WHAT ARE DENTAL CLEANINGS / ORAL PROPHYLAXIS (SCALING AND POLISHING) AND WHY TO HAVE THEM?
[ THE PROFESSIONAL CLEANING OF TEETH IS SOMETIMES REFERRED TO AS PROPHYLAXIS .IT’S A GREEK WORD WHICH MEANS “TO PREVENT BEFOREHAND” – IN THIS CASE, IT HELPS TO PREVENT GUM DISEASE. ]
Dental cleanings involve removing plaque (soft, sticky, bacteria infested film) and tartar (calculus) deposits that have built up on the teeth over time. Your teeth are continually bathed in saliva which contains calcium and other substances which helps to strengthen and protect the teeth. While this is a good thing, it also means that we tend to get a build-up of calcium deposits on the teeth. This chalky substance will eventually build up over time, like limescale in a pipe or kettle. Usually it is tooth coloured and can easily be mistaken as part of the teeth, but it also can vary from brown to black in colour.
ONE OF MY FRIENDS TOLD ME THAT PROFESSIONAL CLEANING CAUSES SPACING BETWEEN THE ‘TEETH. IS IT TRUE?
Teeth cleaning at IVORIES DENTAL CLINIC & IMPLANT CENTER is carried out by ultrasonic waterjet which is made of a NON-CUTTING EDGE. It cannot cause any destruction of the tooth structure. Hence it is harmless to the teeth and gums.
What happens in some cases is that tartar (solidified food debris) would have accumulated (occupied) for a long time where gums would have gone down and patient’s tongue is adapted (used) to it. After cleaning, the tartar is removed and all the areas where tartar (solidified food debris) has been cleaned, the patient would initially feel the spacing or gaps between the teeth. In due course of time ,the gums will now get a chance to come back again to their original position from where they had moved down due to bacterial irritation of tartar.
HOW OFTEN DO I NEED TO GO FOR CLEANING?
If your oral hygiene care is good or average with correct method of toothbrusing, you may need cleaning only once in a year. But
if your oral hygiene care is poor or you have a habit of smoking and pan-masala chewing, you may need to go for cleaning every 6 months.
WHAT IF CLEANING IS NOT DONE PROFESSIONALLY REGULARLY ( EVERY YEAR) ?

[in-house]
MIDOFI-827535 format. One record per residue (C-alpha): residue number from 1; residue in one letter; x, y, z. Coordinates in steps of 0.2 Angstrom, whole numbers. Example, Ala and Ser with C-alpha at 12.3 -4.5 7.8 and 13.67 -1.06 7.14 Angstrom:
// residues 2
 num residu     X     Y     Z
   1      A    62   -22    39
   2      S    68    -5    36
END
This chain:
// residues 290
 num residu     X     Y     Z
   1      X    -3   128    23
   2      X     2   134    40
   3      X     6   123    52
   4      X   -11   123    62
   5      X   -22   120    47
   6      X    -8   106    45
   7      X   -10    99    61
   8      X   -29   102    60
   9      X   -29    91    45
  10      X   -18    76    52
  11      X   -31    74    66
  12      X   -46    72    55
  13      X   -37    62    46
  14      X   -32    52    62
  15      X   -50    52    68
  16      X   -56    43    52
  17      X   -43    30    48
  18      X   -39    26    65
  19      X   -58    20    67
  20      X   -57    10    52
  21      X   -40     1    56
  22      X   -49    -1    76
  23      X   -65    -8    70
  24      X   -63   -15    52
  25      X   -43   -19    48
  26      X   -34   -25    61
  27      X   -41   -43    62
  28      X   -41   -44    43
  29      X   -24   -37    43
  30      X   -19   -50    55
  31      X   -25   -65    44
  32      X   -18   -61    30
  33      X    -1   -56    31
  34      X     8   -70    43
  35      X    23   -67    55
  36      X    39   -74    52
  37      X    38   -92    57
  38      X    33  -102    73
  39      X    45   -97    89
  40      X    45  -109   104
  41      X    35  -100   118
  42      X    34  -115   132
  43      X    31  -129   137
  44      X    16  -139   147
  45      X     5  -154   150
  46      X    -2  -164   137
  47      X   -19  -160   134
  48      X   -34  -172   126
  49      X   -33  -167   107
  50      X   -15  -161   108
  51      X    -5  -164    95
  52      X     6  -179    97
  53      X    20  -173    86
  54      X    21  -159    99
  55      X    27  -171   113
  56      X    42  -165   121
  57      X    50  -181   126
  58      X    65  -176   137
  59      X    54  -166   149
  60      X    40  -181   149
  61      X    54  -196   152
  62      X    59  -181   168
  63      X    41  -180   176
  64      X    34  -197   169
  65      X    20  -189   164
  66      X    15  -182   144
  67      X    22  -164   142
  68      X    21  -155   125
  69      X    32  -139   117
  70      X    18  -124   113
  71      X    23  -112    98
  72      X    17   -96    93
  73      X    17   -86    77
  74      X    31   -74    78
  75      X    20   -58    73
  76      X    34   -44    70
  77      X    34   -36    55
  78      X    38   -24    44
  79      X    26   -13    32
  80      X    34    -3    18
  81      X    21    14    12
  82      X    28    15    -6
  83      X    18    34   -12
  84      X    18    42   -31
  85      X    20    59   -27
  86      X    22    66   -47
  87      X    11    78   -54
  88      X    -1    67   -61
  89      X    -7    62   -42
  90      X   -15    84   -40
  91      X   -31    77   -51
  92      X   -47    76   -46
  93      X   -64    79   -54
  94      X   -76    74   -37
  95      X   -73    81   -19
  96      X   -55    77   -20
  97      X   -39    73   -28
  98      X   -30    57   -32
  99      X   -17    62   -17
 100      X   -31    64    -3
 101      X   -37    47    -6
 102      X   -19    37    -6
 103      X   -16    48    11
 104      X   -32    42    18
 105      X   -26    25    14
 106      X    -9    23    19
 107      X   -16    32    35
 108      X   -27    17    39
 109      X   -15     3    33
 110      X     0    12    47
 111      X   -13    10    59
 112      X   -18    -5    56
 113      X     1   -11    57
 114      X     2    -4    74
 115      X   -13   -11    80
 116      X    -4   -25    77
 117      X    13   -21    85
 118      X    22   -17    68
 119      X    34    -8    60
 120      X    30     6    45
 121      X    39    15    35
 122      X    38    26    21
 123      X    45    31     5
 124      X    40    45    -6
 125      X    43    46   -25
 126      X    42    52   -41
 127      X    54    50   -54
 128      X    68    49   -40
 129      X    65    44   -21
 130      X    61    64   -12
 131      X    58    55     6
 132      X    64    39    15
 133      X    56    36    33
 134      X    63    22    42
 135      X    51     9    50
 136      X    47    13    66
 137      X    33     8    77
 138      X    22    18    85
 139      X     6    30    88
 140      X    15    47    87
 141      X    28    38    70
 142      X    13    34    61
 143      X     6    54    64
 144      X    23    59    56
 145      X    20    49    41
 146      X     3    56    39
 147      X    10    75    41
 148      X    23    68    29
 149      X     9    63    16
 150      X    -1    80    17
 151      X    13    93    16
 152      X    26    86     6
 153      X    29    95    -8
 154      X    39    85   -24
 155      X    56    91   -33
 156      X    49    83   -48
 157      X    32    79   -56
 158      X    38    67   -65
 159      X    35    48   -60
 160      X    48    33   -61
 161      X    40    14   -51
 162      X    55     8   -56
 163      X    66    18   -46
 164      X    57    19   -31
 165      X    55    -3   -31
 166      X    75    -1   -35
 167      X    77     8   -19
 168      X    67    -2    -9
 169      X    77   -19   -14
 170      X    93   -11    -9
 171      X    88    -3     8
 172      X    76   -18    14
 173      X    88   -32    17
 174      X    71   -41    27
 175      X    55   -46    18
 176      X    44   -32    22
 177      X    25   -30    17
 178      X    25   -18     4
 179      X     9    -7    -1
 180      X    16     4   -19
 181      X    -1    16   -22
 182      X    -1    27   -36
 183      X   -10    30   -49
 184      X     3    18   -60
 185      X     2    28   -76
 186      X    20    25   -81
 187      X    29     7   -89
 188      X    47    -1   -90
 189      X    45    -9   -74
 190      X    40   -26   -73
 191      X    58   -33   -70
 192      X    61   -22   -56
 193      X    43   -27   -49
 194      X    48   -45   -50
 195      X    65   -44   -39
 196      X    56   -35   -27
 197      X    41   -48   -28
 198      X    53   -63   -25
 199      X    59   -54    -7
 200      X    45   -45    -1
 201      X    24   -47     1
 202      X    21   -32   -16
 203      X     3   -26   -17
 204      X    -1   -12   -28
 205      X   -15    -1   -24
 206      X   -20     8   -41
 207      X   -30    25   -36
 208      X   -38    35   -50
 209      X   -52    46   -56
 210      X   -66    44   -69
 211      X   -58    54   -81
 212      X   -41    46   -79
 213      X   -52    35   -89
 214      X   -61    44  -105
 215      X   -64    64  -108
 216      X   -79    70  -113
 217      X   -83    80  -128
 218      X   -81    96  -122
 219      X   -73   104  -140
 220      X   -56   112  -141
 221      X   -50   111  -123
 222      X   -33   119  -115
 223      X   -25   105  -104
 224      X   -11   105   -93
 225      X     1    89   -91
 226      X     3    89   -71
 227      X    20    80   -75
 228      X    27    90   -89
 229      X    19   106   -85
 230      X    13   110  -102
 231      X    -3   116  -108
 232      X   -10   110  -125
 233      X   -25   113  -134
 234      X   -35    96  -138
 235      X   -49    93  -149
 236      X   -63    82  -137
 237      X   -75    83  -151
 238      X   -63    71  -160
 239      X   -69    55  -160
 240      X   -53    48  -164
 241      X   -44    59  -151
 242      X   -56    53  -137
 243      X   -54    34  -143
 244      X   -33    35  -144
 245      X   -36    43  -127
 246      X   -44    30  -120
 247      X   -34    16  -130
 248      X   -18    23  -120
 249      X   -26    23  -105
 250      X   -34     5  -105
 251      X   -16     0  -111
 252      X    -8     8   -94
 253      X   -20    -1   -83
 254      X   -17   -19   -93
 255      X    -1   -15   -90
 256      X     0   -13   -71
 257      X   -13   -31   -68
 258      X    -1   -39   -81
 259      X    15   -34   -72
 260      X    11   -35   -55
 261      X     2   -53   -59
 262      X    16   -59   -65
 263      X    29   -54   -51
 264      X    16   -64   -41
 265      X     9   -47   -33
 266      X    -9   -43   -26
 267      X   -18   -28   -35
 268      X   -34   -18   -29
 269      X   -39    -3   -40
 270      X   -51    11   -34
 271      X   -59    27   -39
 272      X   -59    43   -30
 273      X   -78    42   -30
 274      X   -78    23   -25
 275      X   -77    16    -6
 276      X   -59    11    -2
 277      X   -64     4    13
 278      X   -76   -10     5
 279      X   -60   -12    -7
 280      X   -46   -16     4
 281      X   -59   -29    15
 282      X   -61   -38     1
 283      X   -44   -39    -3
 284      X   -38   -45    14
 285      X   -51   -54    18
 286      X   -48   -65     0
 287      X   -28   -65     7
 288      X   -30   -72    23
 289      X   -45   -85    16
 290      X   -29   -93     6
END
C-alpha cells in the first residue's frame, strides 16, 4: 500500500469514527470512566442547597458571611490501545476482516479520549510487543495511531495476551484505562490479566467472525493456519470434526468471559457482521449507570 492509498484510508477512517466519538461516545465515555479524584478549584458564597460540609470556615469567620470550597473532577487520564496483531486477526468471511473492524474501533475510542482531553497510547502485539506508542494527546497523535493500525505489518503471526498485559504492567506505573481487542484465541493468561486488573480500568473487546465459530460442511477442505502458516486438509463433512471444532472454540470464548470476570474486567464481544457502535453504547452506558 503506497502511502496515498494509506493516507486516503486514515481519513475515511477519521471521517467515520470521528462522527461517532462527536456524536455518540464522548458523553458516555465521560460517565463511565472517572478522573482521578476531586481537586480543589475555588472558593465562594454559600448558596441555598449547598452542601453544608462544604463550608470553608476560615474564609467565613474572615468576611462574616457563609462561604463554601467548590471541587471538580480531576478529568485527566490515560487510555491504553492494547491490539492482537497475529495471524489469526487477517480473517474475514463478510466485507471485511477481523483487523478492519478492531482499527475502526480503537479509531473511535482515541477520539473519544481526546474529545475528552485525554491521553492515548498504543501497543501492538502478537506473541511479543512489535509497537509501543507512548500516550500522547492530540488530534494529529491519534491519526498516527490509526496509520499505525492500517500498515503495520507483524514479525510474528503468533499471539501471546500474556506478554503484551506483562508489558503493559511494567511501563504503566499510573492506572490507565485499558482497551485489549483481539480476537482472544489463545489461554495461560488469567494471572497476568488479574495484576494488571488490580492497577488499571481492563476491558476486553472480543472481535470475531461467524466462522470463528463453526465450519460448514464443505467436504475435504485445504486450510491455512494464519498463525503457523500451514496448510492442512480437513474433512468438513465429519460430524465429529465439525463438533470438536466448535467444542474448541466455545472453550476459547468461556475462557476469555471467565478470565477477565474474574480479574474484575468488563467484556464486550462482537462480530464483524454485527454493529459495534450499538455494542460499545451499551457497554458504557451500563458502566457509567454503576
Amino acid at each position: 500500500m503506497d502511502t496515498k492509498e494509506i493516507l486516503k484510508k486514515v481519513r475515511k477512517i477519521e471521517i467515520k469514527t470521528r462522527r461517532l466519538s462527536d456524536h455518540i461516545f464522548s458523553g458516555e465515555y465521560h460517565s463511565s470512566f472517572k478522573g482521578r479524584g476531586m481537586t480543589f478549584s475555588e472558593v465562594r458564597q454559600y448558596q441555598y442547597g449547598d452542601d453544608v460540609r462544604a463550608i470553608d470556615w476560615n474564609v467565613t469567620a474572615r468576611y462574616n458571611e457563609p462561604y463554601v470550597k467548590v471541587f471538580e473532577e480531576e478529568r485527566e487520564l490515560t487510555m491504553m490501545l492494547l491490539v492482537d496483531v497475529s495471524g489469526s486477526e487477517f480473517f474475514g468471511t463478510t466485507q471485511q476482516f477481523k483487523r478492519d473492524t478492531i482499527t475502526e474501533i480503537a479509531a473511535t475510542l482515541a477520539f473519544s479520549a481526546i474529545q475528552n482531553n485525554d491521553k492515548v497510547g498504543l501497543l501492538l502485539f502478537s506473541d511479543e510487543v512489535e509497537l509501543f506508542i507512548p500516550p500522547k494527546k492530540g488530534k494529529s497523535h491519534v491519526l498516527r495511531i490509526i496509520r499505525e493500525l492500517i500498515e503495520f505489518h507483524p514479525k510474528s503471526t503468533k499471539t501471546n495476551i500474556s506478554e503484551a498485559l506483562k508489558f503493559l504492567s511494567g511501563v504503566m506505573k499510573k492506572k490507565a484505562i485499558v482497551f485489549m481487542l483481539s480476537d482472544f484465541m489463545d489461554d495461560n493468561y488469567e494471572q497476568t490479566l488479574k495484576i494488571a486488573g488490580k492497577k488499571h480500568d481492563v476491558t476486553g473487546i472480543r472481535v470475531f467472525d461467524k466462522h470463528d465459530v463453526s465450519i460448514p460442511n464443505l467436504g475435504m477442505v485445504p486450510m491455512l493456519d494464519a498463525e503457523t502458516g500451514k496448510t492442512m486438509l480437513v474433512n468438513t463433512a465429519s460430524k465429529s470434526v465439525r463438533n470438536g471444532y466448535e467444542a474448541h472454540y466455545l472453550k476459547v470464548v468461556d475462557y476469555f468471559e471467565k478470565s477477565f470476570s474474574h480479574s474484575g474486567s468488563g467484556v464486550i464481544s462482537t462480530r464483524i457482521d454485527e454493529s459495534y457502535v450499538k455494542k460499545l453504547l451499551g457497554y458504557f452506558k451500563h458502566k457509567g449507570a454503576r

If the scale, or calculus (tartar, as dentists like to call it) is allowed to accumulate on the teeth it will unfortunately provide the right conditions for bacteria to thrive next to the gums. The purpose of the cleaning and polishing is basically to leave the surfaces of the teeth clean and smooth so that bacteria are unable to stick to them and you have a better chance of keeping the teeth clean during your regular home care.
WHAT IS THE EFFECT / RESULT OF CLEANING?
Cleaning leaves your teeth feeling lovely and smooth and clean, which is nice when you run your tongue around them. More importantly, it restores your self-esteem as you smile again confidently without the fear of showing ugly teeth and gums.
HOW ARE DENTAL CLEANINGS DONE?
The Dr Shah uses specialized instruments to gently remove these deposits without harming the teeth. The instruments which may be used during your cleaning, and what they feel like, are described below.
Commonly used is an ultrasonic instrument which uses tickling vibrations to knock larger pieces of tartar loose. It also sprays a cooling mist of water while it works to wash away debris and keep the area at a proper temperature.
THEY ARE BY NO MEANS SHARP SINCE THEIR PURPOSE IS TO REMOVE TARTAR LOOSE AND NOT TO CUT INTO THE TEETH. It is best to inform the operator if the sensations are too strong or ticklish so that they can adjust the setting appropriately on the device or modify the pressure applied.
With larger deposits that have hardened on, it can take some time to remove these, just like trying to remove baked-on grime on a stove that has been left over a long time. So your cleaning may take longer than future cleanings. Imagine not cleaning a house for six months versus cleaning it every week. The six-month job is going to take longer than doing smaller weekly jobs.
Once all the surfaces are smooth, then Dr Shah may polish your teeth. Polishing is done using a slow speed handpiece with a soft rubber cup that spins on the end. Prophylaxis paste – a special gritty toothpaste-like material – is scooped up like ice cream into the cup and spun around on the teeth to make them shiny smooth.
IS IT GOING TO BE PAINFUL?
Most people find that cleanings are painless, and find the sensations described above – tickling vibrations, the cooling mist of water, and the feeling of pressure during “scraping” – do not cause discomfort. A lot of people even report that they enjoy cleanings and the lovely smooth feel of their teeth afterwards! There may be odd zingy sensations, but many people don’t mind as they only last a nanosecond.
WHAT CARE DO I NEED TO TAKE FOR THE INITIAL DAYS AFTER GETTING PROFESSIONAL CLEANING?
In some cases for the initial 24-48 hours, one may have to avoid extreme temperature food and liquids like ice-creams and cold-drinks. Thereafter, one may resume to their day to day food habits.